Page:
To the listener, the signal is so clear that it sounds like my co-hosts — Simcha Fisher, Tom McDonald, Rod Bennett, Kristine Franklin and Steven Greydanus — and I are all in the same room gabbing when in fact I am in Seattle, Breadbox Media is in Kentucky and they are scattered from New Hampshire to New Jersey to Tennessee to Minnesota.
‘The Art of Catholic’ | Matthew Leonard
When not busy at his day job as executive director of the St. Paul Center for Biblical Theology, Matthew Leonard is busy with his podcast, “The Art of Catholic.” As he puts it on his website, “The Catholic spiritual life is Matthew’s favorite topic — prayer and spirituality. That being said, he talks about all kinds of aspects and issues of the faith, oftentimes interviewing authors on incredibly diverse topics from around the Catholic universe.”
The result is thick gumbo of rich catechesis that, for all its diversity, hews close to the Church’s teaching. You can go to his podcast and get conversations with Ralph Martin, Mike Aquilina, Jeff Cavins and Kevin Lowry, or hear discussions of salvation, Mariology, angels and redemptive suffering. A convert from Protestantism, Leonard has an engaging gift of the gab and makes the Faith come alive for his audience.
‘Sunday Bible Reflections’ | Scott Hahn
In his short but poignant weekly podcast, Scott Hahn offers a short reflection on the Sunday readings. Hahn is Chair of Biblical Theology and the New Evangelization at Franciscan University in Steubenville, Ohio. Also a convert to the Faith, he is renowned for his voluminous writings and recordings on Scripture and its crucial place in the Catholic tradition. He has made Scripture come alive in a fresh way for millions of people around the world, and his podcast on the Sunday reading is a quick, bite-size introduction to how he does that. If it’s hard to find time to listen to much podcasting, these three-minute podcasts are an excellent place to get your toes wet (as well as marvel at the haiku-like economy of language whereby Hahn unpacks so much from the brief passages of Scripture he treats).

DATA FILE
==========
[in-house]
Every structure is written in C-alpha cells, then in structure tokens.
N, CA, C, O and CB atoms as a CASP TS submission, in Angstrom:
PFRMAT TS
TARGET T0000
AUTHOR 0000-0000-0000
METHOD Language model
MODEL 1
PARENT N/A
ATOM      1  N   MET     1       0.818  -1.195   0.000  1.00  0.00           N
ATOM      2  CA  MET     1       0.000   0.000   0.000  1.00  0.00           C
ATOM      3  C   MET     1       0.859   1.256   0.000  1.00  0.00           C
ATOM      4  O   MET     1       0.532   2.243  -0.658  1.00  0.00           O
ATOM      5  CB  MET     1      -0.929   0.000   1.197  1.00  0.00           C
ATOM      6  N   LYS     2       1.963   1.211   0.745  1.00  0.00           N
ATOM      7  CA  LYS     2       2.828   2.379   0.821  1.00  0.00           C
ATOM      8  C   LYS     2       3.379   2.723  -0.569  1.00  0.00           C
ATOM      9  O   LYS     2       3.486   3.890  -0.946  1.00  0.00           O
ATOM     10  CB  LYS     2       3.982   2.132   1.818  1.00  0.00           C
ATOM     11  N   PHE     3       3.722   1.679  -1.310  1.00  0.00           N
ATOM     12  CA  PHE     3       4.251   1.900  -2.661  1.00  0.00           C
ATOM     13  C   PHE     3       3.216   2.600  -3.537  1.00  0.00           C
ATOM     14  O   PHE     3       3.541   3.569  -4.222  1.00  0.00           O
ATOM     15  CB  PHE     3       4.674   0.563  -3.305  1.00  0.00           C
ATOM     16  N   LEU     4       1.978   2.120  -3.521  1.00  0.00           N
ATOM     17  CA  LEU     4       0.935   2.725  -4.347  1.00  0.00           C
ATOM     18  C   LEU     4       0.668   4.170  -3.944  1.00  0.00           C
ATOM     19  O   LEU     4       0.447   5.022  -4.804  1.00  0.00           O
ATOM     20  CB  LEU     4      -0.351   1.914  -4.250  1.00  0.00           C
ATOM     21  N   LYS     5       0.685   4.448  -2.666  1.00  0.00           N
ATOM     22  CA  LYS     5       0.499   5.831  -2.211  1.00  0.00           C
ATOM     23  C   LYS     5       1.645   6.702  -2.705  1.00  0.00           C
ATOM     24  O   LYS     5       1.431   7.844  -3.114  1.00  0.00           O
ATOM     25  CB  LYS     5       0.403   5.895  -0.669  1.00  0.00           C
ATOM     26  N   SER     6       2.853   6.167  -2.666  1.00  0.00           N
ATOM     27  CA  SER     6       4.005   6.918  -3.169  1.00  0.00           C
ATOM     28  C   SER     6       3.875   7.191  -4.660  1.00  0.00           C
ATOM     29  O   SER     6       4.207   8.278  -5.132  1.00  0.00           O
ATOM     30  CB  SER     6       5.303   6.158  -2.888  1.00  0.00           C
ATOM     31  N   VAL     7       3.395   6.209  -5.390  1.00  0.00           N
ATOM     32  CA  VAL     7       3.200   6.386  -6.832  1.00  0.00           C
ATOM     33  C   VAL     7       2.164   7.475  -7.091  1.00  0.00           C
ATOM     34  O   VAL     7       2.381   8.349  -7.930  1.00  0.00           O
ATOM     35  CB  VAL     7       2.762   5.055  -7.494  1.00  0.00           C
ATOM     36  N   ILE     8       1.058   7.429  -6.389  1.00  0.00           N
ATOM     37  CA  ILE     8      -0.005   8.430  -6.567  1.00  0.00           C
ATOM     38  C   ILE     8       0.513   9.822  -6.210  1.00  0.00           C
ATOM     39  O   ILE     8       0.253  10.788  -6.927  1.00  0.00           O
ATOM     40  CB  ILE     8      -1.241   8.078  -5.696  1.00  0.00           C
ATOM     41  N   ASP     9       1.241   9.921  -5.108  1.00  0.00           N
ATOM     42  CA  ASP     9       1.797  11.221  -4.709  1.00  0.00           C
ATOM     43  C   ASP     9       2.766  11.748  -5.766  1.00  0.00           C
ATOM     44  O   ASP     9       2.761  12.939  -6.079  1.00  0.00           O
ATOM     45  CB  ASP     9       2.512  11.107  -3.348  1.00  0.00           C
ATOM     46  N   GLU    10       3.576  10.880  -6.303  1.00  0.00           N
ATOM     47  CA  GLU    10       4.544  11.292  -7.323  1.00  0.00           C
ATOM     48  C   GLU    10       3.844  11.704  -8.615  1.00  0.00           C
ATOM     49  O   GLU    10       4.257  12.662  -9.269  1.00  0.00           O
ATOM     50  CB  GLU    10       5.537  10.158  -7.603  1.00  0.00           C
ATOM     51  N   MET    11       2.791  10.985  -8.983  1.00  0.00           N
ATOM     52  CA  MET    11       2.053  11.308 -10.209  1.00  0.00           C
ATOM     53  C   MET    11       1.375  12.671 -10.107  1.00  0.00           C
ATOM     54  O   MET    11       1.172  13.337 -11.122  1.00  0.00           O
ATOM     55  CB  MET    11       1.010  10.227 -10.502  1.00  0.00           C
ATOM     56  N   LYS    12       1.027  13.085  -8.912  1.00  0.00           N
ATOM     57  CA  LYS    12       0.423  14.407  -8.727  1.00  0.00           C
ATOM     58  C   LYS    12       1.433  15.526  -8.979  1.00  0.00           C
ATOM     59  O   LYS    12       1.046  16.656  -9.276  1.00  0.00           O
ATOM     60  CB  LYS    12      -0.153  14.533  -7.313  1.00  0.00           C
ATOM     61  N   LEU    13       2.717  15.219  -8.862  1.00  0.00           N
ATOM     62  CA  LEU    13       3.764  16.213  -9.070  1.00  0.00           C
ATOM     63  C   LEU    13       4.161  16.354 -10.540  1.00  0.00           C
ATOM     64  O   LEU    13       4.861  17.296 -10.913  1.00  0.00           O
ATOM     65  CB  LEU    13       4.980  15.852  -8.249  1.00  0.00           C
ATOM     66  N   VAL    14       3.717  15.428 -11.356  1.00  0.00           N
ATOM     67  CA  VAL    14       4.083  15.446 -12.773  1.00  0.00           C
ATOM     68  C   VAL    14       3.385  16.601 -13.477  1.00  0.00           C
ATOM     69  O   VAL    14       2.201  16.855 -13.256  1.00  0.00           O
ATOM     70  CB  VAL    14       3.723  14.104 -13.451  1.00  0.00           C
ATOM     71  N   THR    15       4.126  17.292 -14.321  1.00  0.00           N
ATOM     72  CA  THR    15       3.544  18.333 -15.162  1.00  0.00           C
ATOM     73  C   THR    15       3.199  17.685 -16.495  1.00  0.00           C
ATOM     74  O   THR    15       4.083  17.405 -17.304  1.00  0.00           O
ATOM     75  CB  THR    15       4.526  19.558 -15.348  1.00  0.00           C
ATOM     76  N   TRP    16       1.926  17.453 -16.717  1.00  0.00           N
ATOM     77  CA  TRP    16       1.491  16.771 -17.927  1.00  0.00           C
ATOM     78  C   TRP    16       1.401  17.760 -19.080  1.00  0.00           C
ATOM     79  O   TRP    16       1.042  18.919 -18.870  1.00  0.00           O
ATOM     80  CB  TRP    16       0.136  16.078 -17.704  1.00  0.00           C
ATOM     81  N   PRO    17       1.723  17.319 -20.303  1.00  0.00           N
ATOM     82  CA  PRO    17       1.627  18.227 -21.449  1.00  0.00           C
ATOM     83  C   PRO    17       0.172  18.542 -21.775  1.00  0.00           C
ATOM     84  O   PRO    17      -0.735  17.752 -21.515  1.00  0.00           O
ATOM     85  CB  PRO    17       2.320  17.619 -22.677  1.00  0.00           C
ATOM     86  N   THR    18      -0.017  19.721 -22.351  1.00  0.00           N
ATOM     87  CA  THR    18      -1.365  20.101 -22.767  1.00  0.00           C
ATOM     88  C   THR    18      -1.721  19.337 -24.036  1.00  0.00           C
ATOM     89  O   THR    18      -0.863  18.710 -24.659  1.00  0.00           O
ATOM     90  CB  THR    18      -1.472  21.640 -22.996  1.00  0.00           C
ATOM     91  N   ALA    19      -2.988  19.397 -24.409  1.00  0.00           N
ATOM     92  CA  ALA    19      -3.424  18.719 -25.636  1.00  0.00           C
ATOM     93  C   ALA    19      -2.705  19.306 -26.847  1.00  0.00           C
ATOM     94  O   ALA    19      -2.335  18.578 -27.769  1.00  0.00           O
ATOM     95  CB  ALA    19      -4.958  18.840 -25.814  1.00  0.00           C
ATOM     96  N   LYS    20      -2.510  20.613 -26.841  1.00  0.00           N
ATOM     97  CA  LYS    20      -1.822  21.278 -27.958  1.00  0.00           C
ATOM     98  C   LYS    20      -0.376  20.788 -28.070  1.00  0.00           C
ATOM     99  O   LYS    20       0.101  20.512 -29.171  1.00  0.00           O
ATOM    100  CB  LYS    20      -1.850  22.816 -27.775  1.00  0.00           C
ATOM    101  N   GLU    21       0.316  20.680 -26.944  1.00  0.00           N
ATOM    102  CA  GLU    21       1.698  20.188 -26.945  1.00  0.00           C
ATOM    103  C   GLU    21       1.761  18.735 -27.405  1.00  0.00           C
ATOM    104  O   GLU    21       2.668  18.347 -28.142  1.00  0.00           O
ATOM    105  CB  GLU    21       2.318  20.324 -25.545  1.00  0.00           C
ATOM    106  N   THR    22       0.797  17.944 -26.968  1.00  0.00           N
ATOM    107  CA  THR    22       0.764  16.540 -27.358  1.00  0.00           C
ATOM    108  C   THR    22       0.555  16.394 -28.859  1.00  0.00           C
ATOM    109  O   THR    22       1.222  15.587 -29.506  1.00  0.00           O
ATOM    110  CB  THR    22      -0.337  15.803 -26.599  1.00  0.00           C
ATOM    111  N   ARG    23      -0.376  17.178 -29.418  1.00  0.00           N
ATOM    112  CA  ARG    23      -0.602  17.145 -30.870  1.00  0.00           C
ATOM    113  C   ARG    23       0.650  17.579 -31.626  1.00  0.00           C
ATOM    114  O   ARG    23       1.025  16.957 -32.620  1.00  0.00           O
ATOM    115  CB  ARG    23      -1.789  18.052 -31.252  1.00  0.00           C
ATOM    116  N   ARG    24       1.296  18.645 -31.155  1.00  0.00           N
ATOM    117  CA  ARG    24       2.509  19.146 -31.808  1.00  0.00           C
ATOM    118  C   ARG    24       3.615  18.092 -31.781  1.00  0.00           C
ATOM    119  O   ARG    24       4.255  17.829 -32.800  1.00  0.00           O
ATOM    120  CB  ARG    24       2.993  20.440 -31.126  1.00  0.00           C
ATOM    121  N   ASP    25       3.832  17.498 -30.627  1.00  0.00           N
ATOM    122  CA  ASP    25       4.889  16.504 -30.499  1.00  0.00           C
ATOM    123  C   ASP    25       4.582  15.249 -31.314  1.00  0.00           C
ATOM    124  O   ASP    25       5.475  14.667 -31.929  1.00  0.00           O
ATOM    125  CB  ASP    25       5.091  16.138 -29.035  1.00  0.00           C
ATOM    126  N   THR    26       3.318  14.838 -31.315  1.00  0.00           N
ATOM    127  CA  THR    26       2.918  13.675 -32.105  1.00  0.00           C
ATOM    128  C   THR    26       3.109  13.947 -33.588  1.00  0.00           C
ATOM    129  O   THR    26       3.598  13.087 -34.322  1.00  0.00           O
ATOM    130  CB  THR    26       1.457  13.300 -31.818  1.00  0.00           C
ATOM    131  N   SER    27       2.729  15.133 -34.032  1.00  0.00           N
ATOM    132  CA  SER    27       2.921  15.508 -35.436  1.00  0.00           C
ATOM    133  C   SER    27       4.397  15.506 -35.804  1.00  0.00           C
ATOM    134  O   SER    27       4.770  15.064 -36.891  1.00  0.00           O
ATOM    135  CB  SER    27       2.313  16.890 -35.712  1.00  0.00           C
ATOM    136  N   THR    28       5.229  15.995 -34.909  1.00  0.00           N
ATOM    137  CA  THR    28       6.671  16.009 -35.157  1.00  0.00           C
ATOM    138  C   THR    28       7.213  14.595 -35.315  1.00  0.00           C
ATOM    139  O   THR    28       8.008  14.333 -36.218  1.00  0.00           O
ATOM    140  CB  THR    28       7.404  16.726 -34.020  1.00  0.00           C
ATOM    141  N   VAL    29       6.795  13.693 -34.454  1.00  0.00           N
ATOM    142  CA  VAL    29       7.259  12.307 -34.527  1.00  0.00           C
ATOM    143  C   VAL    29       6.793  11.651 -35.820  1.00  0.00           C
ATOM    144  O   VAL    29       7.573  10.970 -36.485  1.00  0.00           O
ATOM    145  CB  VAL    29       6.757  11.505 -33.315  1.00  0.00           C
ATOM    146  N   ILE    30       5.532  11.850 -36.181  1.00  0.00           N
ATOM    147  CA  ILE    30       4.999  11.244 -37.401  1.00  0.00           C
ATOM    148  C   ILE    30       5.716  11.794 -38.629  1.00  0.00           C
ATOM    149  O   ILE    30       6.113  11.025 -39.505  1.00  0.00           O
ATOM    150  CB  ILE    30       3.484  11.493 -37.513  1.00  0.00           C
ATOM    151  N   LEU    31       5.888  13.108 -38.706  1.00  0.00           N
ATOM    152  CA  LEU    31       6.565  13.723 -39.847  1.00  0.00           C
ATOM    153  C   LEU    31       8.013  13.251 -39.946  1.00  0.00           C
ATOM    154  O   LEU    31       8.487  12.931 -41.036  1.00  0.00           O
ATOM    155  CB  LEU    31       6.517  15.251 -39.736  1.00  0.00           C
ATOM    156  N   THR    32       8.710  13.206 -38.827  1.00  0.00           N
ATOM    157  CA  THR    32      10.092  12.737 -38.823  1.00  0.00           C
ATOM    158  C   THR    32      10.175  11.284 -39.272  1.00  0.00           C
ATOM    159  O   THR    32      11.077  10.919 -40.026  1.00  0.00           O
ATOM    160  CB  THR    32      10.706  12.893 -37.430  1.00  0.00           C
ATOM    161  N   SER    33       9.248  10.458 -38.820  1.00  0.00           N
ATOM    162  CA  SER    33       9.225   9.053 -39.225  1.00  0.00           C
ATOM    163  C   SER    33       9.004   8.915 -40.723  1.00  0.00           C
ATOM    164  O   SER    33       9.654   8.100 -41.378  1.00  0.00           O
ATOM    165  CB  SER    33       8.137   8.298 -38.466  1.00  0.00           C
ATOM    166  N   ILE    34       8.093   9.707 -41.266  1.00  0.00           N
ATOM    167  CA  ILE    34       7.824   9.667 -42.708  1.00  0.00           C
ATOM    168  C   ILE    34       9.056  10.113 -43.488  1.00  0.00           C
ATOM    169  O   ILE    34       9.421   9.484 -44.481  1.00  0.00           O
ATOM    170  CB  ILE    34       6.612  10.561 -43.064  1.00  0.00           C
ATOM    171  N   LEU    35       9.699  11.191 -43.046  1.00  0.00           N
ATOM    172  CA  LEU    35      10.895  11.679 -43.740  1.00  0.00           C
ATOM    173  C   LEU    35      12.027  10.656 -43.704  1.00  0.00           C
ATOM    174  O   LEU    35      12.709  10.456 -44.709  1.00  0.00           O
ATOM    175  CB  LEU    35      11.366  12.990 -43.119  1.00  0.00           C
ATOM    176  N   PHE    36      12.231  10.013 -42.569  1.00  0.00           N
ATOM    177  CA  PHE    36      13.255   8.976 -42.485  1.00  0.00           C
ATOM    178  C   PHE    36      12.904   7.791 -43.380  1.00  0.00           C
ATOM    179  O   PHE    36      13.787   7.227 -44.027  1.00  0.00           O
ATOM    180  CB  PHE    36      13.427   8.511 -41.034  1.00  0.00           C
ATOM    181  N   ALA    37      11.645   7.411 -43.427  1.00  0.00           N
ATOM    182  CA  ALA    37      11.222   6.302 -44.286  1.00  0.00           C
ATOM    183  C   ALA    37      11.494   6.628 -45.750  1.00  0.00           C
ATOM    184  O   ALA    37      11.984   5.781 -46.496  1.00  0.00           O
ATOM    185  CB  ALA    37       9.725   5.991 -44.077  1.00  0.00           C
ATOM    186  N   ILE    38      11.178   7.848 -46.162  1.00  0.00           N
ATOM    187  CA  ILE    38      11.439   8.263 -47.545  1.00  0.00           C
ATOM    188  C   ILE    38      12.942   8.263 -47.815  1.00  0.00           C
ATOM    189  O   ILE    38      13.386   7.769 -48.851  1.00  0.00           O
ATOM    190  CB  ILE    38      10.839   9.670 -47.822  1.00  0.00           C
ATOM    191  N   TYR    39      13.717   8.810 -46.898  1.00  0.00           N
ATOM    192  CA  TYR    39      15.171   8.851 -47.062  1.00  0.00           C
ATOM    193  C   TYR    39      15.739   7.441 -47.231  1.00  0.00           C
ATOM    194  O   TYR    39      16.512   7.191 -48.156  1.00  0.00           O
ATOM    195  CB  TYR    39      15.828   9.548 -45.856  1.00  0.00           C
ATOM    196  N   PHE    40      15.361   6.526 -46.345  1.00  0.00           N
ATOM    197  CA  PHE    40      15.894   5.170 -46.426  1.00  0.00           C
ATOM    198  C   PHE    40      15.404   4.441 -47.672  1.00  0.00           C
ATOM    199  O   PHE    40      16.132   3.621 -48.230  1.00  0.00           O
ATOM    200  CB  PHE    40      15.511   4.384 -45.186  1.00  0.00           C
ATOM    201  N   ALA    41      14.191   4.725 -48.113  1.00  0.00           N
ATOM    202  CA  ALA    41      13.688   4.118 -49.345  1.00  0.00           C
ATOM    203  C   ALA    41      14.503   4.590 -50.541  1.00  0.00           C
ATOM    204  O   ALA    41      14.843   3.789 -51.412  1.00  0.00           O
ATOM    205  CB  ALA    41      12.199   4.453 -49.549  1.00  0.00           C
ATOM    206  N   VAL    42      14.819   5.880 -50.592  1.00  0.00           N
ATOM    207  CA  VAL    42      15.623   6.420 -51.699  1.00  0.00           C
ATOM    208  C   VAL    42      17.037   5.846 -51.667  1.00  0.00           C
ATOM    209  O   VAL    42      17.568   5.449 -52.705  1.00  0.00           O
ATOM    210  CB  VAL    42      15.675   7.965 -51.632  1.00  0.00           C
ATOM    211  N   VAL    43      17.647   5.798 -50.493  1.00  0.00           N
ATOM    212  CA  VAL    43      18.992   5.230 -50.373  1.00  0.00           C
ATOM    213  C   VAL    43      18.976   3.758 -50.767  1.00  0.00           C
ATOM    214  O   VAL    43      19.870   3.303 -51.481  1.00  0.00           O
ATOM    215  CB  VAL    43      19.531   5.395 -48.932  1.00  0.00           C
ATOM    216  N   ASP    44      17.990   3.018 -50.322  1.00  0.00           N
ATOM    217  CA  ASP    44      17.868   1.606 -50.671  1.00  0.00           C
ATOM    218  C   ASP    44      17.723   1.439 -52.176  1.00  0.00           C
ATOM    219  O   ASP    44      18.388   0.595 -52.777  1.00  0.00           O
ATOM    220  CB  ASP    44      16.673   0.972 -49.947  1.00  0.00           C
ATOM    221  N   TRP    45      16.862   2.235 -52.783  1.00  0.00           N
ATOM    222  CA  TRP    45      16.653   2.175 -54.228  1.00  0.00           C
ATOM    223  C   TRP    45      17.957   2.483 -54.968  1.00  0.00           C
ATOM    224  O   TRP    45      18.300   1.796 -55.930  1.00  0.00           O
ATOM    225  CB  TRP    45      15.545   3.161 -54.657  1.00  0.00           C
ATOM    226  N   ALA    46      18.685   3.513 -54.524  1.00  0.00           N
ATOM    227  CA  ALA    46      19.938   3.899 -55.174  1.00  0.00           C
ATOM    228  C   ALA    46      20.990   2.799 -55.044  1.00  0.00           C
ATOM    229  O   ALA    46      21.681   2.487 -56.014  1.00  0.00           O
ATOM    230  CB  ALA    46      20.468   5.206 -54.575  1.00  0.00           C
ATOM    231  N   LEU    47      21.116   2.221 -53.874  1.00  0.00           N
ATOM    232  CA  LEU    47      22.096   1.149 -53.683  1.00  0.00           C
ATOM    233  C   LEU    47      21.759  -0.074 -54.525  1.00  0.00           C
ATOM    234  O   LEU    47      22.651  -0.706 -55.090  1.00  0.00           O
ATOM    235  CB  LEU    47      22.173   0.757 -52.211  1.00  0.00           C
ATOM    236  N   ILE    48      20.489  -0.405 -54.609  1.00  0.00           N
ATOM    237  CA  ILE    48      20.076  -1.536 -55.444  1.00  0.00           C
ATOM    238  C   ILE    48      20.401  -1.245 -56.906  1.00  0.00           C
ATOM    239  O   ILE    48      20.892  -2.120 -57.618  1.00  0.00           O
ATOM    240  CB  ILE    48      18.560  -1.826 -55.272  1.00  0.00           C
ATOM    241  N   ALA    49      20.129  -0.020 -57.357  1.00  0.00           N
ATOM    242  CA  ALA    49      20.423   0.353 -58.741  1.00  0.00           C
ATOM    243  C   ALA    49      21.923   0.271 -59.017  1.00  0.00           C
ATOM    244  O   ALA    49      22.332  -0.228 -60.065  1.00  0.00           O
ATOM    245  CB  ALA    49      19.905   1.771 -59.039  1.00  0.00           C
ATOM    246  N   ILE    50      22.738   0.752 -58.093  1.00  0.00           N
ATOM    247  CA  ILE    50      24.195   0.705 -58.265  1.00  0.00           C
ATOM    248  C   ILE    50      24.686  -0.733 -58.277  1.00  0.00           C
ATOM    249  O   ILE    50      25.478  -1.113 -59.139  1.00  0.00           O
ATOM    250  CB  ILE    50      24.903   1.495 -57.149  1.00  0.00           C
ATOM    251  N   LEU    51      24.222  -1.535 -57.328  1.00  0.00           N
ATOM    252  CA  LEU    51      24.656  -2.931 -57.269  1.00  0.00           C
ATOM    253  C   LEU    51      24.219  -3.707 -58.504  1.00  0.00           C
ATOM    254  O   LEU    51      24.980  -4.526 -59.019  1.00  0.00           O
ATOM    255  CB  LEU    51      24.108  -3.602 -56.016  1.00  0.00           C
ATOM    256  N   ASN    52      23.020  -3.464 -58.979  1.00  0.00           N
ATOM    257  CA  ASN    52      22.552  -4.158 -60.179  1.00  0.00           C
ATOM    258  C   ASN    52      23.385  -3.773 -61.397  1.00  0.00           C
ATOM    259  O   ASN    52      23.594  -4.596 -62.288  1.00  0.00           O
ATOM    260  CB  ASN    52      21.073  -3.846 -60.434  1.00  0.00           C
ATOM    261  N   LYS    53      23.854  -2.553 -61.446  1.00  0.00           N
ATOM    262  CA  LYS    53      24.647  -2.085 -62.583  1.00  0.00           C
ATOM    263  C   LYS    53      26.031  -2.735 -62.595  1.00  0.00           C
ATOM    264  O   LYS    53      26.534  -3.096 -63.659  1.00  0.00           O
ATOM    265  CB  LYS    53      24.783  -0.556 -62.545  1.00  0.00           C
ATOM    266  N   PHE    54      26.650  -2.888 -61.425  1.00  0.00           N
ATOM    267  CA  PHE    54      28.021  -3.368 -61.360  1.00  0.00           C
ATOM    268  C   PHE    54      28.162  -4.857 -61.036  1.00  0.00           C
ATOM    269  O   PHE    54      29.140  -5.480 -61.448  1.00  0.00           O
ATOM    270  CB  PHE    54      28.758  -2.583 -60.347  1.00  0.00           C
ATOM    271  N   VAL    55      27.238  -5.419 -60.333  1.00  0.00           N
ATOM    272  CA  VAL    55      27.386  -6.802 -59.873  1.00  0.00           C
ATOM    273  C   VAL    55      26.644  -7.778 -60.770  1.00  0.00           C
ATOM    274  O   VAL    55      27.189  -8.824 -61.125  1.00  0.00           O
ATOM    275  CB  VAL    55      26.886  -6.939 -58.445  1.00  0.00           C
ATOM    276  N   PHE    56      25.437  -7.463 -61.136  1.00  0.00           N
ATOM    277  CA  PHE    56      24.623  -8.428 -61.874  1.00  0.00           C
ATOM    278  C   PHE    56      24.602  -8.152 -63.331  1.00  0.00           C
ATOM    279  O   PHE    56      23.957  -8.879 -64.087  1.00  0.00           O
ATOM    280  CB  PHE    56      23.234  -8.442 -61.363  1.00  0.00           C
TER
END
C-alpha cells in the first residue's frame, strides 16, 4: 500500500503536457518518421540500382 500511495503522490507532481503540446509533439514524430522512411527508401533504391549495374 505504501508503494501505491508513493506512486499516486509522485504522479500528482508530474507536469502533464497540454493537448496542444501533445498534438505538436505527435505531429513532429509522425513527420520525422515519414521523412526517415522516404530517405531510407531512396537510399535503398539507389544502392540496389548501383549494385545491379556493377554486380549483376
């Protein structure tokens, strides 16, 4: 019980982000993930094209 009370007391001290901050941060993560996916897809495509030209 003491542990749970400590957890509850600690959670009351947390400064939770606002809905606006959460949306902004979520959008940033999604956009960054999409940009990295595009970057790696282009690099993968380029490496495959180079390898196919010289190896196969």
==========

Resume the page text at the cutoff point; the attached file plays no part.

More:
‘Catholic Stuff You Should Know’
A bit more hipster, “Catholic Stuff You Should Know” is a podcast run by Father John Nepil, Father Joe Doman, Father Nathan Goebel, Father Michael Rapp and Father Michael O’Loughlin. It was started by these gung-ho young priests in response to Pope Benedict XVI’s 2010 call to Catholics to plunge into the world of social media and use it to spread the Gospel. Over the years, they have talked about everything from apostolic pardons and bikinis to the Year of Mercy and zombies. A great place to lead the young adult Catholic who is looking for something interesting and spritely but also thoughtful.
Word on Fire | Bishop Robert E. Barron
Finally, no discussion of Catholics in new media is complete without mentioning the indomitable Bishop Robert Barron, auxiliary of Los Angeles.
As the head of Mundelein Seminary near Chicago, he was emphatic about his priests mastering the digital realm, and he has practiced what he preaches by not only making his epic “Catholicism” series but by cranking out zillions of terrific, thoughtful and perceptive videos on his Word on Fire YouTube channel, not to mention a boatload of really first-rate homilies in podcast form. His work is, by far, some of the best on the web.